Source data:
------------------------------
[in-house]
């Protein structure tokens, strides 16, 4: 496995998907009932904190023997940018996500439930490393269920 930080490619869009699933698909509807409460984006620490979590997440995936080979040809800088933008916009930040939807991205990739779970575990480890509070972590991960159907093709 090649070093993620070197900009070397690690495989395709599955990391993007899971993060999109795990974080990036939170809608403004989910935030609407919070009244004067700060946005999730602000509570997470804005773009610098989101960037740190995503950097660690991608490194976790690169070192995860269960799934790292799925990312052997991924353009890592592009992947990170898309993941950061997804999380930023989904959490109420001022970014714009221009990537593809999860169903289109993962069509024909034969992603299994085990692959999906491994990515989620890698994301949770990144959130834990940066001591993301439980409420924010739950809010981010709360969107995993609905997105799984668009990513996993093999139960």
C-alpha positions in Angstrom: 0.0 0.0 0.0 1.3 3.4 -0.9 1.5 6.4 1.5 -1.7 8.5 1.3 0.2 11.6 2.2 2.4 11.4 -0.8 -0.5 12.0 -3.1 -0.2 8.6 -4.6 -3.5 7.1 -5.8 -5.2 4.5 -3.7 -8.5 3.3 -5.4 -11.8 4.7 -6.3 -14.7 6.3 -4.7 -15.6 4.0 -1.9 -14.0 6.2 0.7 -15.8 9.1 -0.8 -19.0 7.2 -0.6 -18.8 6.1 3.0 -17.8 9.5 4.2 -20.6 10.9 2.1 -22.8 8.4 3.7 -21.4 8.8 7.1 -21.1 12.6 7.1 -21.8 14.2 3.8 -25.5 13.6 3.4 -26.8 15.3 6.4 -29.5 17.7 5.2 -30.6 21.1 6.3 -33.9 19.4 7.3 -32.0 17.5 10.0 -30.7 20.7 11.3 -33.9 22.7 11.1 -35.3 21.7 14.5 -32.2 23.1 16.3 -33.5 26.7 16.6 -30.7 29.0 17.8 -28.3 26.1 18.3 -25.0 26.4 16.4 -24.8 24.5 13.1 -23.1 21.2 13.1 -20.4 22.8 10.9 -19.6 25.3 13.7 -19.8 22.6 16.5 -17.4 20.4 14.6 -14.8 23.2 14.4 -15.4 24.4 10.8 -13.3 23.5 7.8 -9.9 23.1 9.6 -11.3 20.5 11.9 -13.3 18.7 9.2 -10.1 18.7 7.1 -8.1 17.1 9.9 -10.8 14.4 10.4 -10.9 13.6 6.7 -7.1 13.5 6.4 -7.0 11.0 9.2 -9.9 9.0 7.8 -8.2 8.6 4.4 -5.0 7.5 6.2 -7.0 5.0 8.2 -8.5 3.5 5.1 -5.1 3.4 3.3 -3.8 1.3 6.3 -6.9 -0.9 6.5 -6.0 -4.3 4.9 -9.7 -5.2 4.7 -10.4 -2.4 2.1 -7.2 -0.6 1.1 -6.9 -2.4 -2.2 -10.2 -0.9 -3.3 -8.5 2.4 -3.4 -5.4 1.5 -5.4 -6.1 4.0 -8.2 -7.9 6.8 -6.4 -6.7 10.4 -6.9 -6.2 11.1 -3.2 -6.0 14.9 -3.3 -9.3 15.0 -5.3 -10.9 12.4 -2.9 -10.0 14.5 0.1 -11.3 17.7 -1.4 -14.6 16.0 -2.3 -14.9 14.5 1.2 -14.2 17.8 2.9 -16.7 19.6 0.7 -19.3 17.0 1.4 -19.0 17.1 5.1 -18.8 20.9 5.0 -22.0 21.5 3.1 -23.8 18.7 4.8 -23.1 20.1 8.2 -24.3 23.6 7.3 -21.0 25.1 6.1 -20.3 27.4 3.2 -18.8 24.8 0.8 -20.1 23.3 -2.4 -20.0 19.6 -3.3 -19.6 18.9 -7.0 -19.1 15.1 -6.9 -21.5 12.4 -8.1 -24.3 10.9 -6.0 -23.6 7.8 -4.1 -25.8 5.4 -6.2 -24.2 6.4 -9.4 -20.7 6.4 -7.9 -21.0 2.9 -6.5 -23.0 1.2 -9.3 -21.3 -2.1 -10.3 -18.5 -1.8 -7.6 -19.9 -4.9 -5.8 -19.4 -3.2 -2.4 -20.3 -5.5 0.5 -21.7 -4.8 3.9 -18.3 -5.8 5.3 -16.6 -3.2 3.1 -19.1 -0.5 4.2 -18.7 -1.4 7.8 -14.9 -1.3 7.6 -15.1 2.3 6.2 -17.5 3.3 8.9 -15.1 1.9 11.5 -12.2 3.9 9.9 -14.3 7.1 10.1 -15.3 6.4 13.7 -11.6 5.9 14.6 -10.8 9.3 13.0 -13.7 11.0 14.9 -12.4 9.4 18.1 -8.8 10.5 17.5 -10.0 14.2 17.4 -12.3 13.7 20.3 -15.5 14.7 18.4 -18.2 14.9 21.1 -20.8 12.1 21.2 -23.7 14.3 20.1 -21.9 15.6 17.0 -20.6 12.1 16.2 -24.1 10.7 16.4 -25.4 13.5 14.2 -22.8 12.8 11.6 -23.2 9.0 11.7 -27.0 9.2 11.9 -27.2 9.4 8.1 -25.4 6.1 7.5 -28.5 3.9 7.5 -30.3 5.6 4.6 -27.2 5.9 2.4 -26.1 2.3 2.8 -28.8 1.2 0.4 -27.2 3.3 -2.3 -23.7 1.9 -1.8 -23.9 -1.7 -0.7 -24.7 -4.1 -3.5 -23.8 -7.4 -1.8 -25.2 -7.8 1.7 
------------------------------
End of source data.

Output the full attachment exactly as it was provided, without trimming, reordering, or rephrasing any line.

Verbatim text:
[in-house]
């Protein structure tokens, strides 16, 4: 496995998907009932904190023997940018996500439930490393269920 930080490619869009699933698909509807409460984006620490979590997440995936080979040809800088933008916009930040939807991205990739779970575990480890509070972590991960159907093709 090649070093993620070197900009070397690690495989395709599955990391993007899971993060999109795990974080990036939170809608403004989910935030609407919070009244004067700060946005999730602000509570997470804005773009610098989101960037740190995503950097660690991608490194976790690169070192995860269960799934790292799925990312052997991924353009890592592009992947990170898309993941950061997804999380930023989904959490109420001022970014714009221009990537593809999860169903289109993962069509024909034969992603299994085990692959999906491994990515989620890698994301949770990144959130834990940066001591993301439980409420924010739950809010981010709360969107995993609905997105799984668009990513996993093999139960």
C-alpha positions in Angstrom: 0.0 0.0 0.0 1.3 3.4 -0.9 1.5 6.4 1.5 -1.7 8.5 1.3 0.2 11.6 2.2 2.4 11.4 -0.8 -0.5 12.0 -3.1 -0.2 8.6 -4.6 -3.5 7.1 -5.8 -5.2 4.5 -3.7 -8.5 3.3 -5.4 -11.8 4.7 -6.3 -14.7 6.3 -4.7 -15.6 4.0 -1.9 -14.0 6.2 0.7 -15.8 9.1 -0.8 -19.0 7.2 -0.6 -18.8 6.1 3.0 -17.8 9.5 4.2 -20.6 10.9 2.1 -22.8 8.4 3.7 -21.4 8.8 7.1 -21.1 12.6 7.1 -21.8 14.2 3.8 -25.5 13.6 3.4 -26.8 15.3 6.4 -29.5 17.7 5.2 -30.6 21.1 6.3 -33.9 19.4 7.3 -32.0 17.5 10.0 -30.7 20.7 11.3 -33.9 22.7 11.1 -35.3 21.7 14.5 -32.2 23.1 16.3 -33.5 26.7 16.6 -30.7 29.0 17.8 -28.3 26.1 18.3 -25.0 26.4 16.4 -24.8 24.5 13.1 -23.1 21.2 13.1 -20.4 22.8 10.9 -19.6 25.3 13.7 -19.8 22.6 16.5 -17.4 20.4 14.6 -14.8 23.2 14.4 -15.4 24.4 10.8 -13.3 23.5 7.8 -9.9 23.1 9.6 -11.3 20.5 11.9 -13.3 18.7 9.2 -10.1 18.7 7.1 -8.1 17.1 9.9 -10.8 14.4 10.4 -10.9 13.6 6.7 -7.1 13.5 6.4 -7.0 11.0 9.2 -9.9 9.0 7.8 -8.2 8.6 4.4 -5.0 7.5 6.2 -7.0 5.0 8.2 -8.5 3.5 5.1 -5.1 3.4 3.3 -3.8 1.3 6.3 -6.9 -0.9 6.5 -6.0 -4.3 4.9 -9.7 -5.2 4.7 -10.4 -2.4 2.1 -7.2 -0.6 1.1 -6.9 -2.4 -2.2 -10.2 -0.9 -3.3 -8.5 2.4 -3.4 -5.4 1.5 -5.4 -6.1 4.0 -8.2 -7.9 6.8 -6.4 -6.7 10.4 -6.9 -6.2 11.1 -3.2 -6.0 14.9 -3.3 -9.3 15.0 -5.3 -10.9 12.4 -2.9 -10.0 14.5 0.1 -11.3 17.7 -1.4 -14.6 16.0 -2.3 -14.9 14.5 1.2 -14.2 17.8 2.9 -16.7 19.6 0.7 -19.3 17.0 1.4 -19.0 17.1 5.1 -18.8 20.9 5.0 -22.0 21.5 3.1 -23.8 18.7 4.8 -23.1 20.1 8.2 -24.3 23.6 7.3 -21.0 25.1 6.1 -20.3 27.4 3.2 -18.8 24.8 0.8 -20.1 23.3 -2.4 -20.0 19.6 -3.3 -19.6 18.9 -7.0 -19.1 15.1 -6.9 -21.5 12.4 -8.1 -24.3 10.9 -6.0 -23.6 7.8 -4.1 -25.8 5.4 -6.2 -24.2 6.4 -9.4 -20.7 6.4 -7.9 -21.0 2.9 -6.5 -23.0 1.2 -9.3 -21.3 -2.1 -10.3 -18.5 -1.8 -7.6 -19.9 -4.9 -5.8 -19.4 -3.2 -2.4 -20.3 -5.5 0.5 -21.7 -4.8 3.9 -18.3 -5.8 5.3 -16.6 -3.2 3.1 -19.1 -0.5 4.2 -18.7 -1.4 7.8 -14.9 -1.3 7.6 -15.1 2.3 6.2 -17.5 3.3 8.9 -15.1 1.9 11.5 -12.2 3.9 9.9 -14.3 7.1 10.1 -15.3 6.4 13.7 -11.6 5.9 14.6 -10.8 9.3 13.0 -13.7 11.0 14.9 -12.4 9.4 18.1 -8.8 10.5 17.5 -10.0 14.2 17.4 -12.3 13.7 20.3 -15.5 14.7 18.4 -18.2 14.9 21.1 -20.8 12.1 21.2 -23.7 14.3 20.1 -21.9 15.6 17.0 -20.6 12.1 16.2 -24.1 10.7 16.4 -25.4 13.5 14.2 -22.8 12.8 11.6 -23.2 9.0 11.7 -27.0 9.2 11.9 -27.2 9.4 8.1 -25.4 6.1 7.5 -28.5 3.9 7.5 -30.3 5.6 4.6 -27.2 5.9 2.4 -26.1 2.3 2.8 -28.8 1.2 0.4 -27.2 3.3 -2.3 -23.7 1.9 -1.8 -23.9 -1.7 -0.7 -24.7 -4.1 -3.5 -23.8 -7.4 -1.8 -25.2 -7.8 1.7 